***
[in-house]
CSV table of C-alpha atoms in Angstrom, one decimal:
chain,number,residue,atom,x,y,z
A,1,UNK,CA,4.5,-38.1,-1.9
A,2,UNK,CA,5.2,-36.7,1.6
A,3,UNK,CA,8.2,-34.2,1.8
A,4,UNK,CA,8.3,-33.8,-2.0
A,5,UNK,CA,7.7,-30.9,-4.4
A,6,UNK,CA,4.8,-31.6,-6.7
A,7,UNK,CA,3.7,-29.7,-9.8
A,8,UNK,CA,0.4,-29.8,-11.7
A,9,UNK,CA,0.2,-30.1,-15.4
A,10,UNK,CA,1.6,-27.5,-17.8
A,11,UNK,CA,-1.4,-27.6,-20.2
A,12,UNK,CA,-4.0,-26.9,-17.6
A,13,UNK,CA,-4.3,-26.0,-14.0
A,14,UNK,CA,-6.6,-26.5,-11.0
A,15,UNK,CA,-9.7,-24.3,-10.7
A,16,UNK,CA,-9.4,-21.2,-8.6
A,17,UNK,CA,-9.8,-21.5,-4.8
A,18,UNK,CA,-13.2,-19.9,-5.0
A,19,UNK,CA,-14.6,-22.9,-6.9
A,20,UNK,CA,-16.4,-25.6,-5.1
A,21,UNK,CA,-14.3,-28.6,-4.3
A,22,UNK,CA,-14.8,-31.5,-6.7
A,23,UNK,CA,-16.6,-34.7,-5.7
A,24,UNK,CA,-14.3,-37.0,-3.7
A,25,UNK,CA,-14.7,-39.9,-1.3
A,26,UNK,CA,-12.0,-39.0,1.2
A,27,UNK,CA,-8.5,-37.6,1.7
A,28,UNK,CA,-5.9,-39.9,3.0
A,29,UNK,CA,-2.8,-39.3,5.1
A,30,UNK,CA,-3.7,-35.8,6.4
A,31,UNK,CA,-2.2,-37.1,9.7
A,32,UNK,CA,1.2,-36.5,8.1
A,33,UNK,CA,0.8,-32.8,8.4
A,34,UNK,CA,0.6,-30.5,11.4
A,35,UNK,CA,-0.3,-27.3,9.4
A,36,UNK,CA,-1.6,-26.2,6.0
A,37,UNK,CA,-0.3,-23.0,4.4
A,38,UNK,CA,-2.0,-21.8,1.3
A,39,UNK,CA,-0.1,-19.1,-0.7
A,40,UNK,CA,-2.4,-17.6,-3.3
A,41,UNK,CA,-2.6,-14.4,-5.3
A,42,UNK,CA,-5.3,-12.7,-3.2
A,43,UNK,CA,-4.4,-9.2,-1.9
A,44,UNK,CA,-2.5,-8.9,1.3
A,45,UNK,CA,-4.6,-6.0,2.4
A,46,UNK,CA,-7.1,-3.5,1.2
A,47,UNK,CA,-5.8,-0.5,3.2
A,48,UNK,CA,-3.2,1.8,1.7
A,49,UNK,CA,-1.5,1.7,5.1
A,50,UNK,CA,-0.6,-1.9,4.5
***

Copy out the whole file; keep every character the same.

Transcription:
[in-house]
CSV table of C-alpha atoms in Angstrom, one decimal:
chain,number,residue,atom,x,y,z
A,1,UNK,CA,4.5,-38.1,-1.9
A,2,UNK,CA,5.2,-36.7,1.6
A,3,UNK,CA,8.2,-34.2,1.8
A,4,UNK,CA,8.3,-33.8,-2.0
A,5,UNK,CA,7.7,-30.9,-4.4
A,6,UNK,CA,4.8,-31.6,-6.7
A,7,UNK,CA,3.7,-29.7,-9.8
A,8,UNK,CA,0.4,-29.8,-11.7
A,9,UNK,CA,0.2,-30.1,-15.4
A,10,UNK,CA,1.6,-27.5,-17.8
A,11,UNK,CA,-1.4,-27.6,-20.2
A,12,UNK,CA,-4.0,-26.9,-17.6
A,13,UNK,CA,-4.3,-26.0,-14.0
A,14,UNK,CA,-6.6,-26.5,-11.0
A,15,UNK,CA,-9.7,-24.3,-10.7
A,16,UNK,CA,-9.4,-21.2,-8.6
A,17,UNK,CA,-9.8,-21.5,-4.8
A,18,UNK,CA,-13.2,-19.9,-5.0
A,19,UNK,CA,-14.6,-22.9,-6.9
A,20,UNK,CA,-16.4,-25.6,-5.1
A,21,UNK,CA,-14.3,-28.6,-4.3
A,22,UNK,CA,-14.8,-31.5,-6.7
A,23,UNK,CA,-16.6,-34.7,-5.7
A,24,UNK,CA,-14.3,-37.0,-3.7
A,25,UNK,CA,-14.7,-39.9,-1.3
A,26,UNK,CA,-12.0,-39.0,1.2
A,27,UNK,CA,-8.5,-37.6,1.7
A,28,UNK,CA,-5.9,-39.9,3.0
A,29,UNK,CA,-2.8,-39.3,5.1
A,30,UNK,CA,-3.7,-35.8,6.4
A,31,UNK,CA,-2.2,-37.1,9.7
A,32,UNK,CA,1.2,-36.5,8.1
A,33,UNK,CA,0.8,-32.8,8.4
A,34,UNK,CA,0.6,-30.5,11.4
A,35,UNK,CA,-0.3,-27.3,9.4
A,36,UNK,CA,-1.6,-26.2,6.0
A,37,UNK,CA,-0.3,-23.0,4.4
A,38,UNK,CA,-2.0,-21.8,1.3
A,39,UNK,CA,-0.1,-19.1,-0.7
A,40,UNK,CA,-2.4,-17.6,-3.3
A,41,UNK,CA,-2.6,-14.4,-5.3
A,42,UNK,CA,-5.3,-12.7,-3.2
A,43,UNK,CA,-4.4,-9.2,-1.9
A,44,UNK,CA,-2.5,-8.9,1.3
A,45,UNK,CA,-4.6,-6.0,2.4
A,46,UNK,CA,-7.1,-3.5,1.2
A,47,UNK,CA,-5.8,-0.5,3.2
A,48,UNK,CA,-3.2,1.8,1.7
A,49,UNK,CA,-1.5,1.7,5.1
A,50,UNK,CA,-0.6,-1.9,4.5